Amylose, CMA, and other polysaccharides can form complexes with strongly absorbing amphiphilic molecules including appropriately derivatized squaraine dyes, bissquaraines, and some conjugated polymer oligomers such as poly (phenyl)ethynyl oligomers. Structures of some of these compounds selected are shown in FIG. 4. In each case, the compounds are either actually or potentially highly fluorescent in homogeneous solution. Additionally, they are either insoluble in water or very slightly soluble. Structurally they are able to form complexes with either amylose, CMA, or other modified amylose polymers. When incorporated with a charged amylose polymer, they become soluble in water, strongly fluorescent, and somewhat protected from association (such as face-to-face interactions which quench fluorescence) and adventitious quenching by nonspecific interactions with other solutes. The ability of the amylose and CMA hosts to collect multiple guests allows the gathering of several molecules of the host chromophores shown in FIG. 4. The high oscillator strength of the chromophores allows excitonic interactions to occur even when the chromophores are not in direct contact. These excitonic interactions provide a way of forming another “virtual polymer” similar to those described above. This virtual polymer may be subject to quenching by electron transfer or energy transfer quenchers that are brought into close proximity with the amylose or CMA helix containing the guest dyes or oligomers. This association may be obtained through Coulombic interactions between the quencher and complex or by other interactions that lead to strong association. Targeted superquenching by these quenchers can thus be obtained for included molecules such as those shown in FIG. 4, even when the individual molecules are not subject to superquenching. As described above, it is straightforward to extend superquenching to the use of QTL bioconjugates and to apply these bioconjugates in extensions of the QTL fluorescence quench-unquench and competitive assay formats.
 The present invention is a further extension of the use of superquenching in biosensing. By co-locating a bioreceptor and a fluorescent polymer (or “assembled polymer”) on a surface or colloidal particle, the interaction between the two components (quencher (Q) of the QTL and the polymer ensemble) is rendered a specific interaction by the ligand-receptor binding. Thus, the assay is not dependent upon nonspecific charge-based interactions between the quencher and the polymer ensemble. An additional advantage of the present invention is the versatility afforded by the ability to control the co-located assembly of a specific polymer ensemble-receptor either spatially (for example, on a rigid support) or on different particles. This greatly expands the ability of the QTL approach to be used for multiplexing several target agents.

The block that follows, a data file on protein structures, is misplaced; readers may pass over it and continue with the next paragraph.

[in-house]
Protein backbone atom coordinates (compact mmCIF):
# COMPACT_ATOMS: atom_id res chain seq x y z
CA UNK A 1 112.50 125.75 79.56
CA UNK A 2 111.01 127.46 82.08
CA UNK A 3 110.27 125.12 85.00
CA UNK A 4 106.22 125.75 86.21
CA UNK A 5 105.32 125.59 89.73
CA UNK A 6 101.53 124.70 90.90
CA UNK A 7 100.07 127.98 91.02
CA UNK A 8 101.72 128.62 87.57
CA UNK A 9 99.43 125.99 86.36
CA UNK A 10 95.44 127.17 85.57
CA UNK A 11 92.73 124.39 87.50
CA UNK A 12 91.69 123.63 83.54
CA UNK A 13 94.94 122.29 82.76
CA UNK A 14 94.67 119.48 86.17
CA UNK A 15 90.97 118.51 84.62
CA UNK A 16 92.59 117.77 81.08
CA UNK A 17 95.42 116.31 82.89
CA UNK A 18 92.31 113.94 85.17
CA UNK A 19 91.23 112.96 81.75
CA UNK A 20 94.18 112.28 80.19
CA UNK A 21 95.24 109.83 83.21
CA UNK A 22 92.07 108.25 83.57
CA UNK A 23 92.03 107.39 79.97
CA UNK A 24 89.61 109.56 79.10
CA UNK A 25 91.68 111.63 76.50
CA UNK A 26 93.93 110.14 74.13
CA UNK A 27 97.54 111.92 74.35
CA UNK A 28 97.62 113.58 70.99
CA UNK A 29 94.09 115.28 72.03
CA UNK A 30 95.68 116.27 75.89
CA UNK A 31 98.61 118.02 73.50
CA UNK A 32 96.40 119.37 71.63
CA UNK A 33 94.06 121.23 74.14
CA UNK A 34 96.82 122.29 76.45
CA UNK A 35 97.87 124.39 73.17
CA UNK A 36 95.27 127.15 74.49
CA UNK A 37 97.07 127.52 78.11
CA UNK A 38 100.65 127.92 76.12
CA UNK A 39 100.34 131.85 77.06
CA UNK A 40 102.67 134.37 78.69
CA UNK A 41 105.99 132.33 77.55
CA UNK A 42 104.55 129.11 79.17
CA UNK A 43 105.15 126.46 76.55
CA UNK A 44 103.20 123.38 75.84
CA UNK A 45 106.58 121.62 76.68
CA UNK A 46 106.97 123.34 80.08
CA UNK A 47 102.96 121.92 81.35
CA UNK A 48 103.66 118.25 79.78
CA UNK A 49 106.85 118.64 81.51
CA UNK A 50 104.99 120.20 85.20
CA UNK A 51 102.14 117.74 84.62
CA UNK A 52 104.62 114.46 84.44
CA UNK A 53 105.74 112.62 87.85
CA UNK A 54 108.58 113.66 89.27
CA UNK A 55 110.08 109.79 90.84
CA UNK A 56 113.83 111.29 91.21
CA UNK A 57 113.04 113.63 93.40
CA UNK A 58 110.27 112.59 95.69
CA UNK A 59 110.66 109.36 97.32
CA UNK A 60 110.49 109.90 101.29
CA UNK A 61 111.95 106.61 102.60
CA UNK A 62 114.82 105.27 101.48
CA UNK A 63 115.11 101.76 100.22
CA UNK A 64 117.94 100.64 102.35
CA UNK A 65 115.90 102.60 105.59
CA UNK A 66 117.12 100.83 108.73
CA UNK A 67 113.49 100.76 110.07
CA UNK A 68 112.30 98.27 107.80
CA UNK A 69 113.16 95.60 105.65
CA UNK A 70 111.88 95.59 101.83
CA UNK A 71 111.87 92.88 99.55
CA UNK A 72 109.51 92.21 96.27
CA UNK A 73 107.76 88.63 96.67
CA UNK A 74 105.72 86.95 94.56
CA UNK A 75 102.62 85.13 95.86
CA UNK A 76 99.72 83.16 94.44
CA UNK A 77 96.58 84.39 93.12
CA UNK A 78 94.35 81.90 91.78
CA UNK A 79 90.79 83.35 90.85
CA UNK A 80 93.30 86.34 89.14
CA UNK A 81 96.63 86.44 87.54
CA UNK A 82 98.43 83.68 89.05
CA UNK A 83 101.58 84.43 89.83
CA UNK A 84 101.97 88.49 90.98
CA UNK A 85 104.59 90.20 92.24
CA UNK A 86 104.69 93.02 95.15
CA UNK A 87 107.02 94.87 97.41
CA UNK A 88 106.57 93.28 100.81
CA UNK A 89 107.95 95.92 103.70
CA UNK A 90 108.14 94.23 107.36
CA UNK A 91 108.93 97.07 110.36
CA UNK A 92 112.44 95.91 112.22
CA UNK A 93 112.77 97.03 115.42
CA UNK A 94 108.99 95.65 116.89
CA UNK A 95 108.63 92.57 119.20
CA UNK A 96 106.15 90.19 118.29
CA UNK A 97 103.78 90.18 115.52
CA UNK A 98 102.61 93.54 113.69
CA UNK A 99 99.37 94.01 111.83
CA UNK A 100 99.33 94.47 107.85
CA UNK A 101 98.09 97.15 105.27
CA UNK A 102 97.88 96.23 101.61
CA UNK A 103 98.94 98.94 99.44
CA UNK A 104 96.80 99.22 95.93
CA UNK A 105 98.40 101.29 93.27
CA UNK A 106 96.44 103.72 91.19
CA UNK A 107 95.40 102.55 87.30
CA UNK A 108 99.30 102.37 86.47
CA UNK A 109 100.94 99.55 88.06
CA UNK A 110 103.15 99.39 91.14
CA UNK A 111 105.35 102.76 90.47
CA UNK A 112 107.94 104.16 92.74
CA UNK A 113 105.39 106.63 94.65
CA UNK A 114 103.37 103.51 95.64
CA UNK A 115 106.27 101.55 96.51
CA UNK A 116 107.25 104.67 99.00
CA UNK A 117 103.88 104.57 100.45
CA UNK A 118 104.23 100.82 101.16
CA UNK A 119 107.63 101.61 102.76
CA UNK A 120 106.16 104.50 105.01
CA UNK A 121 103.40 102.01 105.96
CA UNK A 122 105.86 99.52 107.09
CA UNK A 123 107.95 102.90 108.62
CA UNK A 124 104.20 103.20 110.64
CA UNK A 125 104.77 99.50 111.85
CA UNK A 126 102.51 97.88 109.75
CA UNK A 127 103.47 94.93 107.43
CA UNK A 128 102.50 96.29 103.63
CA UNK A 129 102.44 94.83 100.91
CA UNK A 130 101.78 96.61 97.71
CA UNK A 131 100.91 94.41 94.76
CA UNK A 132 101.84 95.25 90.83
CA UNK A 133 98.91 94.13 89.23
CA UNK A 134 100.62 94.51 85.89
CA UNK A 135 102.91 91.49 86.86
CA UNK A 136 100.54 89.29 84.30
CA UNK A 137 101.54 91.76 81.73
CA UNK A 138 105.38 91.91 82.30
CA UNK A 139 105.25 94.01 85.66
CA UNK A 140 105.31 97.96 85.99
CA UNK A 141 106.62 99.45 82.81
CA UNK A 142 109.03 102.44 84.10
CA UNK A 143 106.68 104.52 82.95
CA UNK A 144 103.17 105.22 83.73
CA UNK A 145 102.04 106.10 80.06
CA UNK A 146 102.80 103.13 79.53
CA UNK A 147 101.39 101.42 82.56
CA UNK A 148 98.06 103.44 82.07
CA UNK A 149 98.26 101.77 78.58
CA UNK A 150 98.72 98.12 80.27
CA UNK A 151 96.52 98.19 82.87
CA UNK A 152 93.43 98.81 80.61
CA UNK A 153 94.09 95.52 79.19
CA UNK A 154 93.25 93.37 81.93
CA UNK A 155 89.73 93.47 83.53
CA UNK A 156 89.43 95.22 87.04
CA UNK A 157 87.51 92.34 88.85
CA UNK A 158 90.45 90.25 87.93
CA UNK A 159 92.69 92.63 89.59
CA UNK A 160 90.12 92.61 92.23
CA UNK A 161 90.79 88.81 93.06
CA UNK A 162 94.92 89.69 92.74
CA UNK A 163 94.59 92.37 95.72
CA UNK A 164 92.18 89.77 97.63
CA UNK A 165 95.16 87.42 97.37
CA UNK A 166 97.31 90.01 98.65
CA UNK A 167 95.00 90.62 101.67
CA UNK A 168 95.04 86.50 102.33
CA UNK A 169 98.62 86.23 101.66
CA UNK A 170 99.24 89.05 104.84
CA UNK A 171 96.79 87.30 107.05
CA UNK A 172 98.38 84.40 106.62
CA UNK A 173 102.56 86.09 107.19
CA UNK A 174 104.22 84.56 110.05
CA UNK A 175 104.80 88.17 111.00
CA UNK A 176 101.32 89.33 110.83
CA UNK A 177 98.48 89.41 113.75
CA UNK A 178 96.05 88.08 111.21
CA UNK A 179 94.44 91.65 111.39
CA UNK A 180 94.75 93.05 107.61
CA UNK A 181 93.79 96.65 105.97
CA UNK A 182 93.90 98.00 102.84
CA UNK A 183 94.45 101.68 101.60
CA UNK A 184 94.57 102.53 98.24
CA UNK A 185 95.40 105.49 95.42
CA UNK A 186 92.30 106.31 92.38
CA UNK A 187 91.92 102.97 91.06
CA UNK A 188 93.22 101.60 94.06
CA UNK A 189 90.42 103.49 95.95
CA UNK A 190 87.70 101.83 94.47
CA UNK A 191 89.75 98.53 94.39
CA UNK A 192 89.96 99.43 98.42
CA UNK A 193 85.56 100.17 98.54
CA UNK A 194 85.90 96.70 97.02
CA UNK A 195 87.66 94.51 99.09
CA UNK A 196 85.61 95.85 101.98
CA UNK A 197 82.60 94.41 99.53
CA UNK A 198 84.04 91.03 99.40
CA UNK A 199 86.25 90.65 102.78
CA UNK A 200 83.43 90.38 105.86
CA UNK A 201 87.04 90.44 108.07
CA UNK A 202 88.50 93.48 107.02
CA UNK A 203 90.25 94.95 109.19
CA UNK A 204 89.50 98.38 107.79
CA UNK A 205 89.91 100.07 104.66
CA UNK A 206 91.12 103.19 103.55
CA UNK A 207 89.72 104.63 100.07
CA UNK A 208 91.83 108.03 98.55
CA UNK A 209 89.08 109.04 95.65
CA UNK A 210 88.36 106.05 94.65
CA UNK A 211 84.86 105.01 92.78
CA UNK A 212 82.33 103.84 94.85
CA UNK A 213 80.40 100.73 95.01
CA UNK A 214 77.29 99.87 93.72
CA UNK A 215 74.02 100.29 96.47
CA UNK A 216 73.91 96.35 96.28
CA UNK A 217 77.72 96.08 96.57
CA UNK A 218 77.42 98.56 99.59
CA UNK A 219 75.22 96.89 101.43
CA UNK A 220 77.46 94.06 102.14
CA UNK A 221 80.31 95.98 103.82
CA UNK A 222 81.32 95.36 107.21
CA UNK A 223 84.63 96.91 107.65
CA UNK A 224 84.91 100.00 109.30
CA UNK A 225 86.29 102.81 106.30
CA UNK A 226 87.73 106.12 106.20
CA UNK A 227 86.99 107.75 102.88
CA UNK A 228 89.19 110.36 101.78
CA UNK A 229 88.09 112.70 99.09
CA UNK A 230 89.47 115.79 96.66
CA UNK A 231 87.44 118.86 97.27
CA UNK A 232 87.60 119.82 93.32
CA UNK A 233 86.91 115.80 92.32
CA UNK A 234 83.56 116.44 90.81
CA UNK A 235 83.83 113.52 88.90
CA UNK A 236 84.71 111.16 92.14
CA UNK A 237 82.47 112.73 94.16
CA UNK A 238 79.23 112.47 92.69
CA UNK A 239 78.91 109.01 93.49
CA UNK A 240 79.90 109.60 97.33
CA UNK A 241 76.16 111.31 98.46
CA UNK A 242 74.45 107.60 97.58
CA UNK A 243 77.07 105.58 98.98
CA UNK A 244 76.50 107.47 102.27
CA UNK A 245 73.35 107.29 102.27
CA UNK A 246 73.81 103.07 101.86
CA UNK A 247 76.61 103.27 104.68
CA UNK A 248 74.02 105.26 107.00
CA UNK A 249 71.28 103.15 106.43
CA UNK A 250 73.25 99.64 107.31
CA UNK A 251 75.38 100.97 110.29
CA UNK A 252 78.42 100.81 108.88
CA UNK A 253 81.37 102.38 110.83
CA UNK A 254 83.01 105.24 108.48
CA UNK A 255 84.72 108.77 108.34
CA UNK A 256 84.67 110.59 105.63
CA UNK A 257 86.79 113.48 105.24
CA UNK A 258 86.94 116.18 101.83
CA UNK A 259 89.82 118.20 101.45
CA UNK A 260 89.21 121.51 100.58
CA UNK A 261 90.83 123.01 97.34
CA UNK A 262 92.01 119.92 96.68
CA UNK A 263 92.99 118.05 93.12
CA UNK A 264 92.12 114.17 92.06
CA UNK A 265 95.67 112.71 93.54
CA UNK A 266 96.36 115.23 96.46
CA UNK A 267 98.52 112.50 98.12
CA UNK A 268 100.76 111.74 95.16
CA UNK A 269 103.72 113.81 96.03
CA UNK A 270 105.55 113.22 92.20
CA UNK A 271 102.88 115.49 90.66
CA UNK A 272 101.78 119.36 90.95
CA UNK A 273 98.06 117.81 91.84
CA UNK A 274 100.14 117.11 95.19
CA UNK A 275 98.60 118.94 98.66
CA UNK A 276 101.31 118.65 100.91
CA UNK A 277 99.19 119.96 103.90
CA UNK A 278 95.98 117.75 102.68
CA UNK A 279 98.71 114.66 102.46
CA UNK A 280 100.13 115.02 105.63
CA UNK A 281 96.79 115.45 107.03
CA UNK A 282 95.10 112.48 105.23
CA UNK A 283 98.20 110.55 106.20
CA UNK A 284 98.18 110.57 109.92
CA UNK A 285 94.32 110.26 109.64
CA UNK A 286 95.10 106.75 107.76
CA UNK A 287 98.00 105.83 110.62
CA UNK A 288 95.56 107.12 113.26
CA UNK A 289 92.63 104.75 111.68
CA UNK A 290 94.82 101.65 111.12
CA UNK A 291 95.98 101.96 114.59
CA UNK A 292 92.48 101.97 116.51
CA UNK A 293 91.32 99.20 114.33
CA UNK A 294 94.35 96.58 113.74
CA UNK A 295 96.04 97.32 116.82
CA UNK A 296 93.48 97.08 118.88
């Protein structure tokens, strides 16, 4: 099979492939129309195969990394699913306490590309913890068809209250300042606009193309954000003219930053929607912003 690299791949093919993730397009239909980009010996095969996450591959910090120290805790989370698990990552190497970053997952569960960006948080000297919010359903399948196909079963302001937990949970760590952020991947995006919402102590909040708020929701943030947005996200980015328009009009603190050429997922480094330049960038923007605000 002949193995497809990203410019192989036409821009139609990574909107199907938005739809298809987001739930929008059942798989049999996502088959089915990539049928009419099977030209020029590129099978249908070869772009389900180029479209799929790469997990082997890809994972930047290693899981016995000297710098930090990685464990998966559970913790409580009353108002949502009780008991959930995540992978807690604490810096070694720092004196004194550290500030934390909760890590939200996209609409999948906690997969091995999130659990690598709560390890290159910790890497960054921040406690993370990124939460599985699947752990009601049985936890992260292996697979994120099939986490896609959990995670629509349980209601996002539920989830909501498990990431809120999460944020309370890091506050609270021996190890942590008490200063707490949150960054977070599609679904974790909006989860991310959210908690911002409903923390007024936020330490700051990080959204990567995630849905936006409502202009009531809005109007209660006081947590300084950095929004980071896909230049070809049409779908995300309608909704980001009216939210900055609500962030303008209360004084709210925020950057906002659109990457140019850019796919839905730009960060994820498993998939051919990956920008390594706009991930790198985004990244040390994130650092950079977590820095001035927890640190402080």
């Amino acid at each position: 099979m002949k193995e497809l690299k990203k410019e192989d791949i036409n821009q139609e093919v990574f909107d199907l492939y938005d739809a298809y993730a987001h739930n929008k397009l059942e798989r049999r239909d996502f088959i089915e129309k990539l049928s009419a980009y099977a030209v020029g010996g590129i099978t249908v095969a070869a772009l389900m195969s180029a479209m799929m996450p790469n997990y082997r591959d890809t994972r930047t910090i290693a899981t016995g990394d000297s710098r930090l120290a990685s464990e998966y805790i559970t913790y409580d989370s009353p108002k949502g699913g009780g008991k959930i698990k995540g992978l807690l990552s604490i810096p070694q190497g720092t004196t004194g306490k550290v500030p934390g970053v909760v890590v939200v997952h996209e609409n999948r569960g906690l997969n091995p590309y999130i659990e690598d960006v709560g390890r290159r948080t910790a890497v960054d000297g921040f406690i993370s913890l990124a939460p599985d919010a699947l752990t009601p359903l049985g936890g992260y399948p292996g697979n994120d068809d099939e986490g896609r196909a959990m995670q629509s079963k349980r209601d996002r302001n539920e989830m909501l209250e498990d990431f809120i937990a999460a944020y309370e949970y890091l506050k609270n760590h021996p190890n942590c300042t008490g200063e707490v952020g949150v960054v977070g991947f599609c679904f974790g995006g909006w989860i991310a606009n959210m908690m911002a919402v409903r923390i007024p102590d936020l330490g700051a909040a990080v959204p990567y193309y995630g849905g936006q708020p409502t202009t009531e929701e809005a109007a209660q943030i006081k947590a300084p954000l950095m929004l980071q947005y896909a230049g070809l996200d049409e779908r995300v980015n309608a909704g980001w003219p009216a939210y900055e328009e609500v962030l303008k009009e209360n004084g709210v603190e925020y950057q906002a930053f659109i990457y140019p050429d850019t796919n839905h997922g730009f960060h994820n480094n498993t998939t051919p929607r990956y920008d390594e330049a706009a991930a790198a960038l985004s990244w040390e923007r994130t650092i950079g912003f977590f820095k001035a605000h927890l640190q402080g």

All of the assay formats of this invention rely on a co-location of a fluorescent polymer (or fluorescent “self-assembled” polymer assembly) and an appropriate receptor for a target analyte on a support. The support can be a microsphere or nanoparticle, a membrane, cuvette wall or the surface of a microtiter plate or glass slide, or any surface that may be interrogated by continuous or intermittent sampling (illumination/detection). The direct advantage of this approach is that in each case, the superquenching occurs due to a specific ligand-receptor interaction. Several different examples are discussed in the following sections. Further, the assays may be carried out in operationally different formats depending upon the specific requirements.
 In the Displacement Competition Assay, the anchored fluorescent polymer-receptor is pretreated with the QTL conjugate, resulting in the binding of the QTL conjugate to the receptor and concurrent superquenching of the fluorescent polymer. As shown in FIG. 5, the actual analysis involves the addition of an analyte to the ensemble. The fluorescence of the polymer increases quantitatively (turn on) with the level of the target agent in the analyte sample. Suitable examples include proteins, viruses, bacteria, spores, cells, microorganisms, antibodies, antibody fragments, nucleic acids, and toxins. In this example, the assay may be homogeneous and the actual time for the assay may be controlled by the “off rate” of the QTL from the receptor.
 As shown in FIG. 6, in the Direct Competition Assay, the anchored fluorescent polymer-receptor is treated with a mixture containing an analyte (an unknown amount of the target agent) and a known amount of QTL conjugate. The polymer fluorescence is quenched to an extent determined by the QTL:target agent concentration ratio. The stronger the fluorescence, the higher the concentration of the target agent. An advantage of this approach used is that the assay may be both homogeneous and near instantaneous. Since both the target agent and the QTL conjugate compete directly for “open” receptor sites, the response can be very rapid.